RICHMOND—Governor Ralph Northam joined representatives from the seven Chesapeake Bay watershed jurisdictions, the Chesapeake Bay Commission, and the Environmental Protection Agency (EPA) in Oxon Hill, Maryland for the annual meeting of the Chesapeake Executive Council. In his remarks to the Council, Governor Northam emphasized the importance of the upholding the regional state-federal partnership that has shaped efforts to restore the water quality and living resource of the Chesapeake Bay watershed since its inception in the early 1980s.

“If we are true to the commitments we have all made as members of this partnership, we are capable of restoring the Chesapeake Bay by 2025,” said Governor Northam. “We must make the tough policy decisions and I look forward to continuing to work closely with our federal and state partners to execute an effective Bay cleanup effort.”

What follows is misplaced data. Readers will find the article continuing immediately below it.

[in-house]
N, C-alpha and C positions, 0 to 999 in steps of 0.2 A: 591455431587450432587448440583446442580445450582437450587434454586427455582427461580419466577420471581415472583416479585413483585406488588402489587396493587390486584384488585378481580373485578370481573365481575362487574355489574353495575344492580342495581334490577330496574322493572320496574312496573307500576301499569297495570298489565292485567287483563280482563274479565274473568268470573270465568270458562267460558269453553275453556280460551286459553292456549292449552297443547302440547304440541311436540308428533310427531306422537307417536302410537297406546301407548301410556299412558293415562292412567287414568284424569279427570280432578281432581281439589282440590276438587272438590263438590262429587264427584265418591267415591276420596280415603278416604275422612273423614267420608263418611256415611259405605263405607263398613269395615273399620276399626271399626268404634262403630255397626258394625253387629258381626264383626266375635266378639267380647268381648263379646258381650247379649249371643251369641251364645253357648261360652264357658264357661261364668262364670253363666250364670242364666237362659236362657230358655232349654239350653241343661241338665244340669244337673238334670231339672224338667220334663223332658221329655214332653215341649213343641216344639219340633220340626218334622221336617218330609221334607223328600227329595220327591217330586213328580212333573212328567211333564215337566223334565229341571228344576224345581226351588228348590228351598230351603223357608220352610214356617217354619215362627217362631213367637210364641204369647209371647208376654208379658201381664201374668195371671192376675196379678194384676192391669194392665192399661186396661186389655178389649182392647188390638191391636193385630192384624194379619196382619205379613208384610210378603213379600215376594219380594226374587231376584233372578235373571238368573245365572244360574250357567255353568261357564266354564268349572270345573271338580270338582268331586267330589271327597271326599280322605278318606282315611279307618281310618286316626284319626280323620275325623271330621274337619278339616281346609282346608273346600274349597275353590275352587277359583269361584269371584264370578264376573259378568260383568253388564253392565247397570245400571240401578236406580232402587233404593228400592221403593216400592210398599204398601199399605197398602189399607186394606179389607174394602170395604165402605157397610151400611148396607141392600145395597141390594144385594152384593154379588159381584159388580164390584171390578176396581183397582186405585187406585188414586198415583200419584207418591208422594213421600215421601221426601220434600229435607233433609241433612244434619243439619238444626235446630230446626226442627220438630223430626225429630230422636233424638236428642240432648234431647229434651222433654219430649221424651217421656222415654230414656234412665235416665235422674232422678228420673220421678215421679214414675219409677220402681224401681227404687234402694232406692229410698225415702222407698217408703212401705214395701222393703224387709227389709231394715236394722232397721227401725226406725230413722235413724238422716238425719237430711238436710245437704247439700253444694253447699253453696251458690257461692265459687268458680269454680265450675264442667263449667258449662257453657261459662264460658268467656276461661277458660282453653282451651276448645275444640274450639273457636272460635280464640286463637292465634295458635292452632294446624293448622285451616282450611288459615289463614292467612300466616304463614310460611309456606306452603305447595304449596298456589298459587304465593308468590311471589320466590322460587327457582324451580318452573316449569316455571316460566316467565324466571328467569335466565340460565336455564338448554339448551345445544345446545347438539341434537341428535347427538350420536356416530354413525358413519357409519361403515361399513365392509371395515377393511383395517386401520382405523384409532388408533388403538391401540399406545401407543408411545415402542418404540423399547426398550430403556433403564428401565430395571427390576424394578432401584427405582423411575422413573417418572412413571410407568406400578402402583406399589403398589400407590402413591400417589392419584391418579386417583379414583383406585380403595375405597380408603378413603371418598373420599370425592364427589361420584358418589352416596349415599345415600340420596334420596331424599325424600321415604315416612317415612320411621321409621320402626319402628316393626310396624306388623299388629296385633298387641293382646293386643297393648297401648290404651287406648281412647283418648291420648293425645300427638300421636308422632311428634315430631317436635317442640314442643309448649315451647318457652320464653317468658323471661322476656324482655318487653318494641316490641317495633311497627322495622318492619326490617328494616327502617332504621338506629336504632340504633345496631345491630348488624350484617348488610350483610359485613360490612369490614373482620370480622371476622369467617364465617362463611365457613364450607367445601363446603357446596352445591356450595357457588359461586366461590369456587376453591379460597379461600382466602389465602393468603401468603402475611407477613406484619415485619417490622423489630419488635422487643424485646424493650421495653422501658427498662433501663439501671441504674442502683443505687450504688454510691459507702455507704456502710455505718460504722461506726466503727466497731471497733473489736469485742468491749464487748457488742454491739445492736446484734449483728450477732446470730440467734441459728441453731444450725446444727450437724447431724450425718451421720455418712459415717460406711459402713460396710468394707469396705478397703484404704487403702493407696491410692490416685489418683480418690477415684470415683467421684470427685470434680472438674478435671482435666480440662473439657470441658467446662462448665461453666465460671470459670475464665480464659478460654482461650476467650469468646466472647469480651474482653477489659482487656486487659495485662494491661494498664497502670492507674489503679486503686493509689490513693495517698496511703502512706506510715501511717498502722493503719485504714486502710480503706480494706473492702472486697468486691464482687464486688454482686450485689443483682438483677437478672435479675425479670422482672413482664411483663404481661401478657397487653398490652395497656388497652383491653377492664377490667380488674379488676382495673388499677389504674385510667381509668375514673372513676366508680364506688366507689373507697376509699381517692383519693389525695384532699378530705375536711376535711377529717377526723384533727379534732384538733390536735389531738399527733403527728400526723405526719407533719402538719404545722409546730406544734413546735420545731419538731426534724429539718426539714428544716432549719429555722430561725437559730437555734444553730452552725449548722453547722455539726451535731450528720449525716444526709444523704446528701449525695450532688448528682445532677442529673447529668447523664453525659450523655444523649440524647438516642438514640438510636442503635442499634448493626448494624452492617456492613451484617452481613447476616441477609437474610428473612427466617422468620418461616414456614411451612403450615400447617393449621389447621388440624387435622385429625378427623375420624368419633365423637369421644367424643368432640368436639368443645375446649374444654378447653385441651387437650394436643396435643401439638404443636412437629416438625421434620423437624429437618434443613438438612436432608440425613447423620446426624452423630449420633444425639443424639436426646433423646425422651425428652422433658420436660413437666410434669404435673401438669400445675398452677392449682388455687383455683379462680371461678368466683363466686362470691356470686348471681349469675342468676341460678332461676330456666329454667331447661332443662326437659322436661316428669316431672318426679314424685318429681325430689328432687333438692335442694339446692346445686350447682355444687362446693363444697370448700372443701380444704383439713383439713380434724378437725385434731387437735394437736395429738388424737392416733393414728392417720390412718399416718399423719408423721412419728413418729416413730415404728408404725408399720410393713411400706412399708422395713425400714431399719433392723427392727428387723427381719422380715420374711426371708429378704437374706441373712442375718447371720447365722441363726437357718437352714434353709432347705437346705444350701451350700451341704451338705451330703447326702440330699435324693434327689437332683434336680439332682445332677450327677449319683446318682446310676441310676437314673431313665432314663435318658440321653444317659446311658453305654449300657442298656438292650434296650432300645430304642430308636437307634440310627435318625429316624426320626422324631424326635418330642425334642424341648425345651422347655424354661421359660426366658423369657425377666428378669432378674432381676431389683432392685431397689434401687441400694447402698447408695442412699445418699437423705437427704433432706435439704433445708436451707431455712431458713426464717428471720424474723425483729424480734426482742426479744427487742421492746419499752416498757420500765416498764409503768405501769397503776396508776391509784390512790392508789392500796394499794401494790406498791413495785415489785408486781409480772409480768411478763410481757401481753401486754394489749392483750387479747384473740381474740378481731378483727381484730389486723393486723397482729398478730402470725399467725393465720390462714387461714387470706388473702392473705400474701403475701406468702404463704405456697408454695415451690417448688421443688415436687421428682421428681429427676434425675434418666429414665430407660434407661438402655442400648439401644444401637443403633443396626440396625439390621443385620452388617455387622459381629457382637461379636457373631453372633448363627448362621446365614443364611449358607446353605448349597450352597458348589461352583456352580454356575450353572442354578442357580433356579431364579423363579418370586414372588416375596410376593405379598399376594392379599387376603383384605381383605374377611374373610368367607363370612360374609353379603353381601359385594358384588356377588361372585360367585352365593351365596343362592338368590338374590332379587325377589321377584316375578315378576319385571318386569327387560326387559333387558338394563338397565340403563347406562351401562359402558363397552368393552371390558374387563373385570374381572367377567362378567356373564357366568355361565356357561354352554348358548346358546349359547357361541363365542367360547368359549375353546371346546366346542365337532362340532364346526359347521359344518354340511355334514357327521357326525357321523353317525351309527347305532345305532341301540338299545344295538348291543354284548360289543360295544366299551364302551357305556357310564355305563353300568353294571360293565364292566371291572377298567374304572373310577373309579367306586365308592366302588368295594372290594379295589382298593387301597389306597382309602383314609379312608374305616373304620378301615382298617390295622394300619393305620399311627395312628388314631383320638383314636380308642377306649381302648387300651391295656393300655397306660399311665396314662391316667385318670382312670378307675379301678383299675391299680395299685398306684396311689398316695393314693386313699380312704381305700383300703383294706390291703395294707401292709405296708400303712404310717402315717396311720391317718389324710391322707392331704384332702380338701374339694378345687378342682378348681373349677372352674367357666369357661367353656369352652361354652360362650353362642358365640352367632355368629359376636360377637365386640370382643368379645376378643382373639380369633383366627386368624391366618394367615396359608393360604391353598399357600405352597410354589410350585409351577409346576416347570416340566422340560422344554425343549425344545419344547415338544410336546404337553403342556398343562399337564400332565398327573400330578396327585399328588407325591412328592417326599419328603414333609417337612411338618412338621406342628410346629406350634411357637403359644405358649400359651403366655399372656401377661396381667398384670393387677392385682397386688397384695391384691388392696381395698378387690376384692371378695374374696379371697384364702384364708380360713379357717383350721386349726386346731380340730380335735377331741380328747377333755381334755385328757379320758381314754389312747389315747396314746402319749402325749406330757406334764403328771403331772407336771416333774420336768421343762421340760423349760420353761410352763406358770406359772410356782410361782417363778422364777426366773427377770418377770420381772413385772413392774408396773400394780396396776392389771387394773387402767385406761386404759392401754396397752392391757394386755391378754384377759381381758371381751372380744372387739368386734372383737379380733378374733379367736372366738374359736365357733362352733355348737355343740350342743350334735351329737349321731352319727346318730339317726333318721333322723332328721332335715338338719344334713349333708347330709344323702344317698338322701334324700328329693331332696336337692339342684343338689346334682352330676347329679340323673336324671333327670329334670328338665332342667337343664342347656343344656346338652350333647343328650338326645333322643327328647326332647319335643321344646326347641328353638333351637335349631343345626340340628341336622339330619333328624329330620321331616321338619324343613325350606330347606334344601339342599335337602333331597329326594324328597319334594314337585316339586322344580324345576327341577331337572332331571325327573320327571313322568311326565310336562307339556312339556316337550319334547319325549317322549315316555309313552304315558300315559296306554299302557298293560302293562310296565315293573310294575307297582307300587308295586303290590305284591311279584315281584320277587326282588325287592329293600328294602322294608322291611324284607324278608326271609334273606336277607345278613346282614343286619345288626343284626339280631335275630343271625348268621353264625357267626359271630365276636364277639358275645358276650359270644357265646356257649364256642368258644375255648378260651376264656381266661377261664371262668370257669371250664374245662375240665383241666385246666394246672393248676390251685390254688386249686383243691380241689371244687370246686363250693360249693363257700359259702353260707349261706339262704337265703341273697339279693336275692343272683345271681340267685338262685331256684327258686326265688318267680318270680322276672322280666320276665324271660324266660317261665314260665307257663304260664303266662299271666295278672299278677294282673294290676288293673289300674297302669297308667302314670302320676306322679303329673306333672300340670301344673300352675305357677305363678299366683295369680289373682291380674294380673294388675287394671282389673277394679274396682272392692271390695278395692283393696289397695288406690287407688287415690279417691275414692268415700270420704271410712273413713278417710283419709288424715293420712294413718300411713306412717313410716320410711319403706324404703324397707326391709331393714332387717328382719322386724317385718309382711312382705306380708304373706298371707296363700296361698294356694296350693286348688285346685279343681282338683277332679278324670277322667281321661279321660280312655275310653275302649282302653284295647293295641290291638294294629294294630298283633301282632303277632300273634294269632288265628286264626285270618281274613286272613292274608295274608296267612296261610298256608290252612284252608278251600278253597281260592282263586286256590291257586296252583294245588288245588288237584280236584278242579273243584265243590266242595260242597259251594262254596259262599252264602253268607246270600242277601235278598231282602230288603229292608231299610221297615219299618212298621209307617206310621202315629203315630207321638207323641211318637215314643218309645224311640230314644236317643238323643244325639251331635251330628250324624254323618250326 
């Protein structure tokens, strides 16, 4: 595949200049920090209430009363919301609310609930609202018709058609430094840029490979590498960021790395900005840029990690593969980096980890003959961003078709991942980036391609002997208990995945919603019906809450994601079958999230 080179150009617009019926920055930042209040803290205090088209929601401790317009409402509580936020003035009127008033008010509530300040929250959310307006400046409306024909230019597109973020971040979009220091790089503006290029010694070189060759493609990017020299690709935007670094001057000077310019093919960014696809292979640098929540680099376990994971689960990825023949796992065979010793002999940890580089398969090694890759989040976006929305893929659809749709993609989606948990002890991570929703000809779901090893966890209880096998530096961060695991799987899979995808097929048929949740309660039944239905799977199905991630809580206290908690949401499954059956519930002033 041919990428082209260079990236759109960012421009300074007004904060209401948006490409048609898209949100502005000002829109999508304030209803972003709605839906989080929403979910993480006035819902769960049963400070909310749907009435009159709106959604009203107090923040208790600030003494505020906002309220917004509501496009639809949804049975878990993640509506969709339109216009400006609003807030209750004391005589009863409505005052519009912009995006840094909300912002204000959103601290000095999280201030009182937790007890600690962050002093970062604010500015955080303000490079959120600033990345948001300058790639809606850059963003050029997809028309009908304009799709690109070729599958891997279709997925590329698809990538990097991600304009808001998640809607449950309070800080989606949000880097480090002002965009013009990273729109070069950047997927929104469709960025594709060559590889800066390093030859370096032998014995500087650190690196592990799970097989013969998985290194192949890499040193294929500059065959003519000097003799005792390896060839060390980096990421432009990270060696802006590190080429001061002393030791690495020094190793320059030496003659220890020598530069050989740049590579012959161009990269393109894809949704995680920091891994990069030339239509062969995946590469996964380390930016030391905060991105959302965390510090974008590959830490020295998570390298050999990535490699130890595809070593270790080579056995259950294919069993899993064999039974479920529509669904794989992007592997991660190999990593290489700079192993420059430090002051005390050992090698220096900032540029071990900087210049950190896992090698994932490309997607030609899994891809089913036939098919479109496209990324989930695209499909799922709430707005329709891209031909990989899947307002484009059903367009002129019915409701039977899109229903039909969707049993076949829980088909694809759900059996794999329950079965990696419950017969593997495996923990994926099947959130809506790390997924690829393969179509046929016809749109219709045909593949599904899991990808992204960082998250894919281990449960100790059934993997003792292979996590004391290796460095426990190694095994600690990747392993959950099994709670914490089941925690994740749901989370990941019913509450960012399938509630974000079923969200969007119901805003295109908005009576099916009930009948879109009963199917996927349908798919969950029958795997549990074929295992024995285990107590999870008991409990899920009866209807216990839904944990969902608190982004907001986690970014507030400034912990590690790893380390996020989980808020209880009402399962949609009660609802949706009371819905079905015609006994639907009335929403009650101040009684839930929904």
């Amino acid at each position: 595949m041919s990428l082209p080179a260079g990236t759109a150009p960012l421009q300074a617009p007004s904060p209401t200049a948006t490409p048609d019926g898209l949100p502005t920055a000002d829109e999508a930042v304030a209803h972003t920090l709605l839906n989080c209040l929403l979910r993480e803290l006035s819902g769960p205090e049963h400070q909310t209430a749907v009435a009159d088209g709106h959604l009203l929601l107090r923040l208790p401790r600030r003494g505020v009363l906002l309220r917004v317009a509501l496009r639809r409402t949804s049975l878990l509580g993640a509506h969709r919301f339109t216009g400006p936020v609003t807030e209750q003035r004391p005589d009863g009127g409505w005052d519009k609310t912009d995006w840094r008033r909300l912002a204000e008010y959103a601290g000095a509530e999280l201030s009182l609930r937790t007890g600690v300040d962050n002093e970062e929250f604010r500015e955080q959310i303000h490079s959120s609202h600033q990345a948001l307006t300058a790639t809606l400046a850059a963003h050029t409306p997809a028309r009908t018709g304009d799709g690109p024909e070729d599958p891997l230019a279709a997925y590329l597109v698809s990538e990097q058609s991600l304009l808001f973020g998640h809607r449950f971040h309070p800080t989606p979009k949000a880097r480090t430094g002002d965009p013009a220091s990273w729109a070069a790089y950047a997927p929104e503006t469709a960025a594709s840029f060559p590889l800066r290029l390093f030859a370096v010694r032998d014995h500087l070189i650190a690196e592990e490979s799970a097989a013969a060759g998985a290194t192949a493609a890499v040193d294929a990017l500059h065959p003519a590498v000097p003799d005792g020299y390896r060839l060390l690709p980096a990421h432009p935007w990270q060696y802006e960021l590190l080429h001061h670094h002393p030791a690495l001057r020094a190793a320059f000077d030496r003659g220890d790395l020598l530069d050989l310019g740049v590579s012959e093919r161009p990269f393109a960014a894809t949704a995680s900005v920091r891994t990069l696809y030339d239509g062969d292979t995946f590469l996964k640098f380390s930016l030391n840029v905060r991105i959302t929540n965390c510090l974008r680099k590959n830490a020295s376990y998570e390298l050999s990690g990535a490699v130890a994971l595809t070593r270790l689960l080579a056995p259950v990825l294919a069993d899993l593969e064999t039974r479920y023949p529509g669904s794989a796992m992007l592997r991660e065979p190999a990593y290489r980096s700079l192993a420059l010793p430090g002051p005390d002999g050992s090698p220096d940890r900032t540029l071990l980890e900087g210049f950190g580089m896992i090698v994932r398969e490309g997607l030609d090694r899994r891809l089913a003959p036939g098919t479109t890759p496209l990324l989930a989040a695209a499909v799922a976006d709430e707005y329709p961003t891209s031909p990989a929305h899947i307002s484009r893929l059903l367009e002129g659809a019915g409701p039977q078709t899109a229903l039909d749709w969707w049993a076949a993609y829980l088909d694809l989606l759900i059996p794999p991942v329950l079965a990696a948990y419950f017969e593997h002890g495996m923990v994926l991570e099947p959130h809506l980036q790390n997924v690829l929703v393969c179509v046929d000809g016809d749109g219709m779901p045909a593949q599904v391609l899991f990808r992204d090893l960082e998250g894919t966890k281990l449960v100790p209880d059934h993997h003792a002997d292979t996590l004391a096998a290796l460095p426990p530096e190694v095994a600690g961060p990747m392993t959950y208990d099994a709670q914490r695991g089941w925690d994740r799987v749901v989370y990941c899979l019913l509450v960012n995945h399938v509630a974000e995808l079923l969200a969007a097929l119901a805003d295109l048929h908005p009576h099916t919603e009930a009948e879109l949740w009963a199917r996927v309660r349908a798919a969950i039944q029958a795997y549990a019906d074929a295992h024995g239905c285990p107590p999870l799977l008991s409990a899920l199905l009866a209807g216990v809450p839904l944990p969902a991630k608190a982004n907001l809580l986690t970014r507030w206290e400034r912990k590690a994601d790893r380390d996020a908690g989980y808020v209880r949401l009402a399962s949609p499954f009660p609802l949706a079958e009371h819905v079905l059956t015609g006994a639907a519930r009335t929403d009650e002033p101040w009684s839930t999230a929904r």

Governor Northam highlighted recent actions by the Commonwealth to finalize its Phase III Watershed Implementation Plan, a roadmap designed to guide local, state, and federal actions through 2025 and ensure Virginia meets its commitments to reduce nutrient and sediment pollution and restore the health of the Bay and its tributaries.

Governor Northam also called attention to the significant challenges still facing the living resources of the Chesapeake Bay and recognized the Virginia Marine Resources Commission’s leadership to enhance protections for striped bass starting this year.

“I am committed to working with our Bay partners to enact strong conservation measures to prevent the overfishing of striped bass up and down the coast,” stated Governor Northam. “The science is clear that we need to do more—we must take action to protect and restore this iconic fishery.”

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Eastern Shore Firefighters